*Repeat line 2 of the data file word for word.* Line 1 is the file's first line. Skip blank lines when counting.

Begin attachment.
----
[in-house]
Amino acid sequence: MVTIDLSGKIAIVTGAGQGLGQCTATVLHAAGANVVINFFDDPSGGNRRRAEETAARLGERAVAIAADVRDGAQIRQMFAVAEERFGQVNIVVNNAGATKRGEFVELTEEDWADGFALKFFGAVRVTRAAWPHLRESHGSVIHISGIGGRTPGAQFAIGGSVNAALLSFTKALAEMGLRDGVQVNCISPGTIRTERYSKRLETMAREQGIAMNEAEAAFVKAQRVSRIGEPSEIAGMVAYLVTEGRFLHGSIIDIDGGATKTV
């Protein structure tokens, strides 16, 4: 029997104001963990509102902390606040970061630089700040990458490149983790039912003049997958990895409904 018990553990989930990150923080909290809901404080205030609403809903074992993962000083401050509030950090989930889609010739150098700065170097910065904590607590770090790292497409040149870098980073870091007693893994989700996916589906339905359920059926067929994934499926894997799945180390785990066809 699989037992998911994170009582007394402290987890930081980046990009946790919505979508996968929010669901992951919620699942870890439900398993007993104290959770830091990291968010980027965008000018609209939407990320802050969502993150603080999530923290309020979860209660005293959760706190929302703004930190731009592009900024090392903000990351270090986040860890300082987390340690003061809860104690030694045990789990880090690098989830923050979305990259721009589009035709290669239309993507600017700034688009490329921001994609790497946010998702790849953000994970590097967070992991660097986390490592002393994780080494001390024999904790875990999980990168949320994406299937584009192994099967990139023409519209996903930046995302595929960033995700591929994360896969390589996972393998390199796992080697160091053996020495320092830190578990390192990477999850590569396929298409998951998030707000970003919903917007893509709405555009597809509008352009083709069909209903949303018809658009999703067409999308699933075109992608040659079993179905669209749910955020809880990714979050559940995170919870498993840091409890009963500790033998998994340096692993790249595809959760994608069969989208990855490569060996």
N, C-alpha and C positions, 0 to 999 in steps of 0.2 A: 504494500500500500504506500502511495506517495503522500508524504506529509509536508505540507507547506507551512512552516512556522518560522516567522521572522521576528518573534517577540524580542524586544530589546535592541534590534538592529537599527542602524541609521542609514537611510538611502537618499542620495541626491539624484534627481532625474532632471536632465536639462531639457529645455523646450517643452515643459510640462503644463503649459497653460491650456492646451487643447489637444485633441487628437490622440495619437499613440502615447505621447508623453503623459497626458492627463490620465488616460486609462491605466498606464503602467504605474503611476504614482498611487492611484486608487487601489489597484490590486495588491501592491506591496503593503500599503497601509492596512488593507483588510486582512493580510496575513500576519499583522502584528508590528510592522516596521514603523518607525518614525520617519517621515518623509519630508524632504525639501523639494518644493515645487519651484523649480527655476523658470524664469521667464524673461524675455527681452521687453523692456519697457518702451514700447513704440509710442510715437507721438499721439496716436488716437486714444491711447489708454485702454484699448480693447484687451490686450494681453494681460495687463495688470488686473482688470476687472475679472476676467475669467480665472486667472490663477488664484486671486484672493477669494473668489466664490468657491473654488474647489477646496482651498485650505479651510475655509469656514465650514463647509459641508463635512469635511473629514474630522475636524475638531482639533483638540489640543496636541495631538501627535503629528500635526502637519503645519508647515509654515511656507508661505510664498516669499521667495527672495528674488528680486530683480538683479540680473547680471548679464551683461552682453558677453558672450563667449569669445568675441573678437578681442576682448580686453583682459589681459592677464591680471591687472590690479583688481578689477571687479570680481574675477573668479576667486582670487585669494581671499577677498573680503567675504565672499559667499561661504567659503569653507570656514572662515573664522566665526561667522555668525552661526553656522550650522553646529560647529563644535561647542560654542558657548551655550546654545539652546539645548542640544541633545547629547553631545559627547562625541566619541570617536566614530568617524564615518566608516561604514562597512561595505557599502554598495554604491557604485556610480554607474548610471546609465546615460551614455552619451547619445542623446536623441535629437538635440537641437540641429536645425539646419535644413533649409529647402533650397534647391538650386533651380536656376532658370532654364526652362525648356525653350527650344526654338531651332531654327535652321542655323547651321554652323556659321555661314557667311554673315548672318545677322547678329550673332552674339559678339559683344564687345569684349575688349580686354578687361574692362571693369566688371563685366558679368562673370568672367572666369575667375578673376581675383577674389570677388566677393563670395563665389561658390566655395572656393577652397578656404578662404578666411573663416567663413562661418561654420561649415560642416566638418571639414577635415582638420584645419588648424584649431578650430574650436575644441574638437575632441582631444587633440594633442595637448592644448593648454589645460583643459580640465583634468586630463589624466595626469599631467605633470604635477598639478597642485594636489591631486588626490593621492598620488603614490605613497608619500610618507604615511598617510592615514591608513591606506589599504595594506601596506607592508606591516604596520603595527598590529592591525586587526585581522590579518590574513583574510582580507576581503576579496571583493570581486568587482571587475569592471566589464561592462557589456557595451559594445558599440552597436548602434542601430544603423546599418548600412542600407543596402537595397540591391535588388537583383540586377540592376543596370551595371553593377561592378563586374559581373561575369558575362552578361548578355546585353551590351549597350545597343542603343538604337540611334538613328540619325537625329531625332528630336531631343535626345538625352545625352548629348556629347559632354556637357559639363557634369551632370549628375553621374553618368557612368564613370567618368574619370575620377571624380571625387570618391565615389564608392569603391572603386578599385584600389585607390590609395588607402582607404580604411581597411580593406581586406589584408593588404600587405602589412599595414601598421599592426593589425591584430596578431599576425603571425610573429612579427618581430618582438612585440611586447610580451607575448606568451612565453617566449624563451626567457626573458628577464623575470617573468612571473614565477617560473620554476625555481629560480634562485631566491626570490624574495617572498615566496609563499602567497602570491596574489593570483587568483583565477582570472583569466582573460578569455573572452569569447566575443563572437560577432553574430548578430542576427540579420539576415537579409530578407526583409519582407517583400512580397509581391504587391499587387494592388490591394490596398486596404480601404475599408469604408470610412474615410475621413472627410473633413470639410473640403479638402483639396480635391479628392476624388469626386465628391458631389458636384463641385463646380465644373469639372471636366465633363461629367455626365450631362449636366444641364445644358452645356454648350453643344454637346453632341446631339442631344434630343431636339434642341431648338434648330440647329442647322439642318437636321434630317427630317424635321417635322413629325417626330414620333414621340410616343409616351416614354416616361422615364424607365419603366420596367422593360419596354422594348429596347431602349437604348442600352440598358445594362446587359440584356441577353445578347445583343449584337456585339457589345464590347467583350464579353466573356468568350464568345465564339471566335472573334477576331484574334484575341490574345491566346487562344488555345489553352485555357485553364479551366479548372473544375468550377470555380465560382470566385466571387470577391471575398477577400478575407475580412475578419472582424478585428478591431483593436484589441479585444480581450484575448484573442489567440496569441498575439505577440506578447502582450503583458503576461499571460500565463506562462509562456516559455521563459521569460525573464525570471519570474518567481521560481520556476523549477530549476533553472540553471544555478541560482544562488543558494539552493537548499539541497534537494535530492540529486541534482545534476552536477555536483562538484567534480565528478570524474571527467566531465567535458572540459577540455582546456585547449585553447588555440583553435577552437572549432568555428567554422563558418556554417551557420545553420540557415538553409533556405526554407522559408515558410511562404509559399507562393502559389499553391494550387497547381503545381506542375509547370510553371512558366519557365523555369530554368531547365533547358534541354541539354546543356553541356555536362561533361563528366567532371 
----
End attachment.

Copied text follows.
Amino acid sequence: MVTIDLSGKIAIVTGAGQGLGQCTATVLHAAGANVVINFFDDPSGGNRRRAEETAARLGERAVAIAADVRDGAQIRQMFAVAEERFGQVNIVVNNAGATKRGEFVELTEEDWADGFALKFFGAVRVTRAAWPHLRESHGSVIHISGIGGRTPGAQFAIGGSVNAALLSFTKALAEMGLRDGVQVNCISPGTIRTERYSKRLETMAREQGIAMNEAEAAFVKAQRVSRIGEPSEIAGMVAYLVTEGRFLHGSIIDIDGGATKTV